Music played a big role in the show, with composer John Debney giving the show a unique background vocal track and some great songs for the "Scooby Romps."  I helped John write the lyrics for the Main Title of  "A Pup Named Scooby Doo," for which Hanna-Barbera's legal department had me sign the following release.

At the time, I didn't know not to sign it.  I was just thrilled that the show was proceeding and that it looked good and sounded good.   Of course, I shouldn't have signed.  There's a lesson here.  Before you sign something, have your lawyer look at it!    And then, probably don't sign it!  

A year or two before "A Pup Named Scooby Doo," Mitch Schauer and I worked on "The 13 Ghosts of Scooby Doo."   Mitch is a brilliant producer and artist.

When Mitch heard that we would be doing a show about Scooby's younger years, he responded with a drawing for a different Scooby show concept:  "Scooby Doo -- The Final Years."

I want to see this show!!!!    I would love to work with Mitch on it! 

"A Pup Named Scooby Doo" was the first version of the Scooby franchise to be nominated for an Emmy Award.  Here's an ad that ran in the trades during the Emmy voting season.  

Unfortunately we lost to "Winnie the Pooh."   

But "A Pup Named Scooby Doo" was a hit with the kids, and its 27 half-hour episodes are still rerunning to this very day.  Yes, they've been rerunning 27 half hours of "A Pup Named Scooby Doo" for 30 years!  

In fact, currently, Boomerang is running back-to-back episodes of "A Pup Named Scooby Doo" daily!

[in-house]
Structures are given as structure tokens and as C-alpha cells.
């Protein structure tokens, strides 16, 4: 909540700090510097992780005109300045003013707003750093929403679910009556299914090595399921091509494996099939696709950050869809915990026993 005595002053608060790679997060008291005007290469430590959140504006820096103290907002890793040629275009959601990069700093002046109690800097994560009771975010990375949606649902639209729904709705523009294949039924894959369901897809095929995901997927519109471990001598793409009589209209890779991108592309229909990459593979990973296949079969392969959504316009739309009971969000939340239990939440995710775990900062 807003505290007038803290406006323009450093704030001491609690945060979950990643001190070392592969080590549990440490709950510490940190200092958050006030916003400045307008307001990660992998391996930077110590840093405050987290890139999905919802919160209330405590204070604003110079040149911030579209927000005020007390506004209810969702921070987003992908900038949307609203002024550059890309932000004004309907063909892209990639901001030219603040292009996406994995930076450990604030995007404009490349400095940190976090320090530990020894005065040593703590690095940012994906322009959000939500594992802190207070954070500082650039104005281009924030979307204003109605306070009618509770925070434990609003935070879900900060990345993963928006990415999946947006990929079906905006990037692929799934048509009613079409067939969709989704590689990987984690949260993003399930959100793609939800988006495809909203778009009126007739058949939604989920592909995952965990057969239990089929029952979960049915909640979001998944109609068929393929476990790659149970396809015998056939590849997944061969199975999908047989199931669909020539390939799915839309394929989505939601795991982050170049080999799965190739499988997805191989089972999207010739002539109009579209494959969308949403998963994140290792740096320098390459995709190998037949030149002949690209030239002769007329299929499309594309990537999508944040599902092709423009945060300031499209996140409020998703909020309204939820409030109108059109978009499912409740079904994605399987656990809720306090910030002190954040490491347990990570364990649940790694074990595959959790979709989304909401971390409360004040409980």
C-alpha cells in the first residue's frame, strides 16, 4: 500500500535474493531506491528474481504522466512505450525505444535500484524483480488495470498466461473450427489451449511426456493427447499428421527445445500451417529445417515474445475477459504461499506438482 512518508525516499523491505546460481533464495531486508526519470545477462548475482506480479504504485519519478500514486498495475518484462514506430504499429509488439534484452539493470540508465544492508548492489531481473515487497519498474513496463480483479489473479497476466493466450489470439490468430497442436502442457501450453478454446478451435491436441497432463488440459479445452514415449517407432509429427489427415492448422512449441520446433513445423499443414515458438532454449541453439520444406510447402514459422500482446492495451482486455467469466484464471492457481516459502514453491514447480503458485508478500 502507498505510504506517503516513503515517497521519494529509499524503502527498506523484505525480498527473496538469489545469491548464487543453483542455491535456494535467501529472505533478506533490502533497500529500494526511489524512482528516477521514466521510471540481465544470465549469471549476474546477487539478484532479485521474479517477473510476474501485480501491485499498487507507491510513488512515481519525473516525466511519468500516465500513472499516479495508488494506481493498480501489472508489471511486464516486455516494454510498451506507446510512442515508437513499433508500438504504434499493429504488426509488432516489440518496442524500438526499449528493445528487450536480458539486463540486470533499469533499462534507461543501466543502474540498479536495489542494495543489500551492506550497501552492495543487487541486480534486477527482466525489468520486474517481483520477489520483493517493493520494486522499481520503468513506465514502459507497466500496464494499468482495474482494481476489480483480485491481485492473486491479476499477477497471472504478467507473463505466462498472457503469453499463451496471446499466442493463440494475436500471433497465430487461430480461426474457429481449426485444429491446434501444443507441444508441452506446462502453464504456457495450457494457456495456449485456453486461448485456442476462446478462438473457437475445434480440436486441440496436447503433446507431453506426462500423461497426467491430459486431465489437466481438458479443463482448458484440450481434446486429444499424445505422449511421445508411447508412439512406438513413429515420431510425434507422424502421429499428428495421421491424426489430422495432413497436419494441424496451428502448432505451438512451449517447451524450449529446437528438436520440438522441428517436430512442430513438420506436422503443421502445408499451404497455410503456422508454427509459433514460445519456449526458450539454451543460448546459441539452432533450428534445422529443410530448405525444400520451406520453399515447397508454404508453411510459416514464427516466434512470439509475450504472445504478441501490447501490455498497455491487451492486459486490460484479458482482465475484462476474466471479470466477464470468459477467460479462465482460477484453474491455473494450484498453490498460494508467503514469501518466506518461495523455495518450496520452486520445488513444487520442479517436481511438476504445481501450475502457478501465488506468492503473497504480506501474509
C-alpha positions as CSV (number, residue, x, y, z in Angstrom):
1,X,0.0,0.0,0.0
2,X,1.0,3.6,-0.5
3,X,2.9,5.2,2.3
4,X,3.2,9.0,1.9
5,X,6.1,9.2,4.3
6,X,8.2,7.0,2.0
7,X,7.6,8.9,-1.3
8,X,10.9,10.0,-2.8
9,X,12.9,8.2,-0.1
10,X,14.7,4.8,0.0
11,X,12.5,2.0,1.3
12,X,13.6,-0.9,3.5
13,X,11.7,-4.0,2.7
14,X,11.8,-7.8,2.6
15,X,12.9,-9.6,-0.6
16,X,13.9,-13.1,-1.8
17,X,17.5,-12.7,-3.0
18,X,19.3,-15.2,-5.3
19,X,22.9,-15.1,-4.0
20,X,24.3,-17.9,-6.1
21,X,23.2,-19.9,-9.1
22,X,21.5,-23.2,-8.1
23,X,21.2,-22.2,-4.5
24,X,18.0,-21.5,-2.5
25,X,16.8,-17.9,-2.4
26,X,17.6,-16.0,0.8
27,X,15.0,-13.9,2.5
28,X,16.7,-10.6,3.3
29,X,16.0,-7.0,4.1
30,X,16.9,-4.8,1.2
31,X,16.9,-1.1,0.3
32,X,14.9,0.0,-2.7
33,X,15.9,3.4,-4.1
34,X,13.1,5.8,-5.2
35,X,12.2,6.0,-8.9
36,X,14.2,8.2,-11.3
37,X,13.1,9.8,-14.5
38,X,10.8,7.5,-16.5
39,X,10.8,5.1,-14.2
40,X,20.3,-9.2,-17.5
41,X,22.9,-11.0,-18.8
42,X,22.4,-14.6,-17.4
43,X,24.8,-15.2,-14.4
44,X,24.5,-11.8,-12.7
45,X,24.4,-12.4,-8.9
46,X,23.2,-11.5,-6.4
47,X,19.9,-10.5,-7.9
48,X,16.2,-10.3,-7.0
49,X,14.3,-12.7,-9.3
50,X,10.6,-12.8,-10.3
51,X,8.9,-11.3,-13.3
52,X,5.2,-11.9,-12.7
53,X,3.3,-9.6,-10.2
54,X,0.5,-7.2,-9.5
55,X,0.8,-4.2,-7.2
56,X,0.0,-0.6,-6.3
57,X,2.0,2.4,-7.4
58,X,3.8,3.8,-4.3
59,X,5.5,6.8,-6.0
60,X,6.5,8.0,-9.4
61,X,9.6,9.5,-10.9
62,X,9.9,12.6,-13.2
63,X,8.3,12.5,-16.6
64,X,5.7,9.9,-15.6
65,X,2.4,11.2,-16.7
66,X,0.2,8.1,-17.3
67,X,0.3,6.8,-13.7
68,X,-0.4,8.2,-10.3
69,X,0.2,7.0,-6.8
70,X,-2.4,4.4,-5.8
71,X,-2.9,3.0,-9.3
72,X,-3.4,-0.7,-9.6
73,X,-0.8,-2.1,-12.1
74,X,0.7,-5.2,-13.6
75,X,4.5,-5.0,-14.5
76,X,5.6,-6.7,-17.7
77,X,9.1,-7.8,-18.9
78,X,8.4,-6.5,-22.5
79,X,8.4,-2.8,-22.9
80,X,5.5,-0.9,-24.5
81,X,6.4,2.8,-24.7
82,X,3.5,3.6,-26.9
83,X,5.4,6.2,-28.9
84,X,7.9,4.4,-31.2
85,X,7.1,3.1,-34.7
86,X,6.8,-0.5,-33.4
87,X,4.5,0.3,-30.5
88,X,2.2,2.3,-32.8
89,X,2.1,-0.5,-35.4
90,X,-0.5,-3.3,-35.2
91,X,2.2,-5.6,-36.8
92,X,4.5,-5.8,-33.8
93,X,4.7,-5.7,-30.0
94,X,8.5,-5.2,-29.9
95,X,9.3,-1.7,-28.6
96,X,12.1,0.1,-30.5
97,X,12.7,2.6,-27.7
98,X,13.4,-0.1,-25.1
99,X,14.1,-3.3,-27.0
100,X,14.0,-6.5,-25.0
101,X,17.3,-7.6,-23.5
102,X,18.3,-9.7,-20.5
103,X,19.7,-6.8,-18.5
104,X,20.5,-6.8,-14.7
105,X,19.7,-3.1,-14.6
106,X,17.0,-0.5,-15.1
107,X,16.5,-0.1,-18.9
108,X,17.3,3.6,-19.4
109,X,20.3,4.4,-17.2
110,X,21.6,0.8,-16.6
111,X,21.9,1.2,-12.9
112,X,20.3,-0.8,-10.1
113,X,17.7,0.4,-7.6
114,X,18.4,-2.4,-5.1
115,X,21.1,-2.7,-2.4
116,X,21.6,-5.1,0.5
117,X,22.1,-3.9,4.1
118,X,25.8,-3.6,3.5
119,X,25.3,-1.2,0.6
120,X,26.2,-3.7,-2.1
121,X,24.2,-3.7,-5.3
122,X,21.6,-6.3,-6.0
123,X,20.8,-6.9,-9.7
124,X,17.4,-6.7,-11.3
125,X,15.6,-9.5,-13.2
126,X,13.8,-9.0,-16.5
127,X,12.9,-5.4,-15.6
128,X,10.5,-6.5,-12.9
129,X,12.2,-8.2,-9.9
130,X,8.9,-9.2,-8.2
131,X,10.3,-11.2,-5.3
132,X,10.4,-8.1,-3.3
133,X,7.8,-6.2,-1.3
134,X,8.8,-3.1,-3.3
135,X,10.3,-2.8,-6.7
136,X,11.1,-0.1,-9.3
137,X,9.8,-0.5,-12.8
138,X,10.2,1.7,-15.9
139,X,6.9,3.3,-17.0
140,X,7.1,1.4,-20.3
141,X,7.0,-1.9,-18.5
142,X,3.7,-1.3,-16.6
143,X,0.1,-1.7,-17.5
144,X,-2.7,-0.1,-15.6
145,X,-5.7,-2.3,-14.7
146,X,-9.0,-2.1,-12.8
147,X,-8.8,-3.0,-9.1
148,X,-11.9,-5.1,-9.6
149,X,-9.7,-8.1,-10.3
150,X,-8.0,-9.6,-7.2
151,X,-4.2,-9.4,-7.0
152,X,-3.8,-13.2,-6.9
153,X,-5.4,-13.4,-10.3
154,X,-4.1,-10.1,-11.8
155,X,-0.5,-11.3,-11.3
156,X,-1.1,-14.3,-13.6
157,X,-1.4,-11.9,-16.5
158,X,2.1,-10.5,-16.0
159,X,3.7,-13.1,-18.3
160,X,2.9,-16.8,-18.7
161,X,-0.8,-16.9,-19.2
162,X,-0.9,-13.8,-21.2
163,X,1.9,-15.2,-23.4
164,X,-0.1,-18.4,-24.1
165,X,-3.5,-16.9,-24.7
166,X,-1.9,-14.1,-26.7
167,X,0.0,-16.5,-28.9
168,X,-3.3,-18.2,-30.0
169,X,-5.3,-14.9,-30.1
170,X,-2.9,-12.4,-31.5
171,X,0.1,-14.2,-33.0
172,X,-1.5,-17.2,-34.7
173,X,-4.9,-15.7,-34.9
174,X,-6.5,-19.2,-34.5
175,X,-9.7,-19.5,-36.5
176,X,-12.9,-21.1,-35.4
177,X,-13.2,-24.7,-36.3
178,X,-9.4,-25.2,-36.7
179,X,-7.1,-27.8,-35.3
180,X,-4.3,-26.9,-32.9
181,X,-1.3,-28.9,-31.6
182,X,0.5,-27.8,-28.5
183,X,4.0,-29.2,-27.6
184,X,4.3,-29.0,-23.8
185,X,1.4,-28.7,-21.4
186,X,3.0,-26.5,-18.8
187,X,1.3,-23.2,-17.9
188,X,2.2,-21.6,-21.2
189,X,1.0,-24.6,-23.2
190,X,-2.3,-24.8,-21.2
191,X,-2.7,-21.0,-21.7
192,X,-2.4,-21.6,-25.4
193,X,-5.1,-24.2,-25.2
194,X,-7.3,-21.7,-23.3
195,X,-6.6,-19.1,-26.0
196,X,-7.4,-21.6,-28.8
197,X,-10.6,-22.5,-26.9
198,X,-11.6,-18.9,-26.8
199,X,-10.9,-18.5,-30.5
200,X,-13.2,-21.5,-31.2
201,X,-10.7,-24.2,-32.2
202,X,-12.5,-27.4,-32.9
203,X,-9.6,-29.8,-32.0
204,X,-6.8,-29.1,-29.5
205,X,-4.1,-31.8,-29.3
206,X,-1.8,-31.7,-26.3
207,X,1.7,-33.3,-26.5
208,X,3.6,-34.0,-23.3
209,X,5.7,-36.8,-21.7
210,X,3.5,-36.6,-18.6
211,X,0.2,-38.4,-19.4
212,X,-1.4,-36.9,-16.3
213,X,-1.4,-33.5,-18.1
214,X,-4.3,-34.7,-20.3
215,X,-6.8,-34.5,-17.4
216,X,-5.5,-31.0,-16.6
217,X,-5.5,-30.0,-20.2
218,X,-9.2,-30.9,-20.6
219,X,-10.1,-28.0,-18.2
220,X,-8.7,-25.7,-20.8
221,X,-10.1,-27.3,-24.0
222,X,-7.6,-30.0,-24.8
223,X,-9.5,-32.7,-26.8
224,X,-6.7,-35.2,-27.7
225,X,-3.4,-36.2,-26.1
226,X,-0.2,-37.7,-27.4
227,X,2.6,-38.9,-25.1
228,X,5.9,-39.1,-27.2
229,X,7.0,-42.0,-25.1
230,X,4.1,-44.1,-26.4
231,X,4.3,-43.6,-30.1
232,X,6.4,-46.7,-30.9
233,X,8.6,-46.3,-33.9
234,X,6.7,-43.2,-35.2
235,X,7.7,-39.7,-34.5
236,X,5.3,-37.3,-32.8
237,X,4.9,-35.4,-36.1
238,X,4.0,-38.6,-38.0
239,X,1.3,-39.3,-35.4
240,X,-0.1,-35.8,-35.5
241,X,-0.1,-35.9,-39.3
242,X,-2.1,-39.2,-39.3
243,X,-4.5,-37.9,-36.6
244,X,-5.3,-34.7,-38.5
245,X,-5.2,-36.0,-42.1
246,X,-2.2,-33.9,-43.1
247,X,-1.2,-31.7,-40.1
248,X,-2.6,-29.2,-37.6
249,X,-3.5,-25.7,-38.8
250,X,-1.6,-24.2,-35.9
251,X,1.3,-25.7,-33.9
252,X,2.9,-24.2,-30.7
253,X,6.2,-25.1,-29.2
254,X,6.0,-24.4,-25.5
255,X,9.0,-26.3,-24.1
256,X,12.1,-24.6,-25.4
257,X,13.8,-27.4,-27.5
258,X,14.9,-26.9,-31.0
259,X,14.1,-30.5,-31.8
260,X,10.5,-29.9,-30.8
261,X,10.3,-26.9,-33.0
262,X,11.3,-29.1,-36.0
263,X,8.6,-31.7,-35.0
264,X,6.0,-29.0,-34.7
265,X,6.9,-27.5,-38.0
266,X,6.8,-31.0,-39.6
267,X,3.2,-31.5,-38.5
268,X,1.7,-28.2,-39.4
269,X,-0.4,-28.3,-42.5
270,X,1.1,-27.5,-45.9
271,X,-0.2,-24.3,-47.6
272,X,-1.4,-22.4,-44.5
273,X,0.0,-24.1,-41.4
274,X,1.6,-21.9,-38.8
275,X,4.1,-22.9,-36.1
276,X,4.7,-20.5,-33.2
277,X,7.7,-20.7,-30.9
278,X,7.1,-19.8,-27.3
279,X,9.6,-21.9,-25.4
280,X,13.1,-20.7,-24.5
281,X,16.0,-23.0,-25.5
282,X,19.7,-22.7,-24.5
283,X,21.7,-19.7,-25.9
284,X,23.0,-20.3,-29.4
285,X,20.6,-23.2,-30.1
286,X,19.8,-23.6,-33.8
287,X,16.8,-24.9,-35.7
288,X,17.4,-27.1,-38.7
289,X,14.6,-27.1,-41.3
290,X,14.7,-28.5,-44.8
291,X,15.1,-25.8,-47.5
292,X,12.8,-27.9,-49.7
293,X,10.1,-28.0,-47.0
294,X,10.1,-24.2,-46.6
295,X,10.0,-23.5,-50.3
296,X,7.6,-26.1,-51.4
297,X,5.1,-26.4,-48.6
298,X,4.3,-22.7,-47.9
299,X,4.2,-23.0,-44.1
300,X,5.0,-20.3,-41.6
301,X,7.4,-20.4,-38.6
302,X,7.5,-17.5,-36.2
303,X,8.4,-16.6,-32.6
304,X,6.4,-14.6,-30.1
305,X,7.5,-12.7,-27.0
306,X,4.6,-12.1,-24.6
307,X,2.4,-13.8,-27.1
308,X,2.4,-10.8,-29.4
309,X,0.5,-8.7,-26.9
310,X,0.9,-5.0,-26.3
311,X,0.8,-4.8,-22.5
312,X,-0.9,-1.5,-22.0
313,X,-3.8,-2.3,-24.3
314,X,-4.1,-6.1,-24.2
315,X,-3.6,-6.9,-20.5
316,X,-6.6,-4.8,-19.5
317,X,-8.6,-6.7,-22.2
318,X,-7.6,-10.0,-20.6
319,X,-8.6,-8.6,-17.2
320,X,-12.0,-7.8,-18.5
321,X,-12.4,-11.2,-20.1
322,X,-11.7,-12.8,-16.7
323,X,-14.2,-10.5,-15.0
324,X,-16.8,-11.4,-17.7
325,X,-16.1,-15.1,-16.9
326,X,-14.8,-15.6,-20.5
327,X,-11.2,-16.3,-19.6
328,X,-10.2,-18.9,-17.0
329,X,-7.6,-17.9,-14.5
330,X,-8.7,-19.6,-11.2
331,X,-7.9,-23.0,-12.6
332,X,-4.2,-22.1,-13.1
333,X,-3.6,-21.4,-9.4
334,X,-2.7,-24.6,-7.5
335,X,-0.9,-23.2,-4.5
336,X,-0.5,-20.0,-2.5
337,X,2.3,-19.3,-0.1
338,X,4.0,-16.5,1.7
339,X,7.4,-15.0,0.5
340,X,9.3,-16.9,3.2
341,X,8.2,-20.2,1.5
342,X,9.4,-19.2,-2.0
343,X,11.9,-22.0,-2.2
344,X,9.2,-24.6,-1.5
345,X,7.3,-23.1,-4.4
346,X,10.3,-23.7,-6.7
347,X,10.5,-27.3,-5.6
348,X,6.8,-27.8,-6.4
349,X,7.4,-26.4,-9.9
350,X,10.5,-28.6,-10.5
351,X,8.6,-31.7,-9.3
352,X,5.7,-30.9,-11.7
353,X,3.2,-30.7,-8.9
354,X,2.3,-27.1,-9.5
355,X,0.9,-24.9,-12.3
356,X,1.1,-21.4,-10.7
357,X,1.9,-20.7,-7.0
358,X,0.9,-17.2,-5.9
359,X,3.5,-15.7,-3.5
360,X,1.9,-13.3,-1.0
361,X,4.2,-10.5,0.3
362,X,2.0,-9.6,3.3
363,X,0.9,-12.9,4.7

40TH Anniversary of My First TV Series in Animation

September 9th, 2018 marks the 40th Anniversary of the first animated show I worked on in Hollywood and at Hanna-Barbera, "The Godzilla Power Hour" (designed by Doug Wildey). I worked as an assistant animator on the show -- along with colleagues Tom Sito, Mauro Maressa, Rik Maki, Bob Wilkie, Rich Bowman, James Tim Walker, Mark Kirkland, Dennis Venizelos, Joanna Romersa, Bronnie Barry, Will Meugniot, Moe Gollub and many others.  Animators on the series included Volus Jones, Dave Tendlar, Rudy Cataldi, Carlo Vinci, Kenny Muse, Lefty Callihan, Bob Hathcock, Mitch Rochon. Al Gaivoto and Roger Chiasson, and our bosses Bill Keil, Bob Goe and Jay Sarbry.


"The Godzilla Power Hour" also included a separate action adventure franchise entitled "Jana of the Jungle."  Jana -- a female Tarzan with a more refined vocabulary -- was fun to draw.   


Fun to draw, yes.  But not always easy to draw.  

And Godzilla's line work was so thick that the xerox machine couldn't properly print it onto the cel.  Alison Leopold and the crew in the ink and paint department had to paint in a lot of the lines. 

As one of the greenest of the new recruits at the Hanna-Barbera studio, I had a lot to learn.  I'd stay late and take work home over the weekends just to keep my footage up high enough to not get the boot.  As assistants, we worked for the animators, and some of the animators, all seasoned vets, drew very rough poses and it wasn't always easy to figure out how to clean up their poses.  The following sketch pretty much summarizes my first few weeks on the job. 

I had A LOT to learn...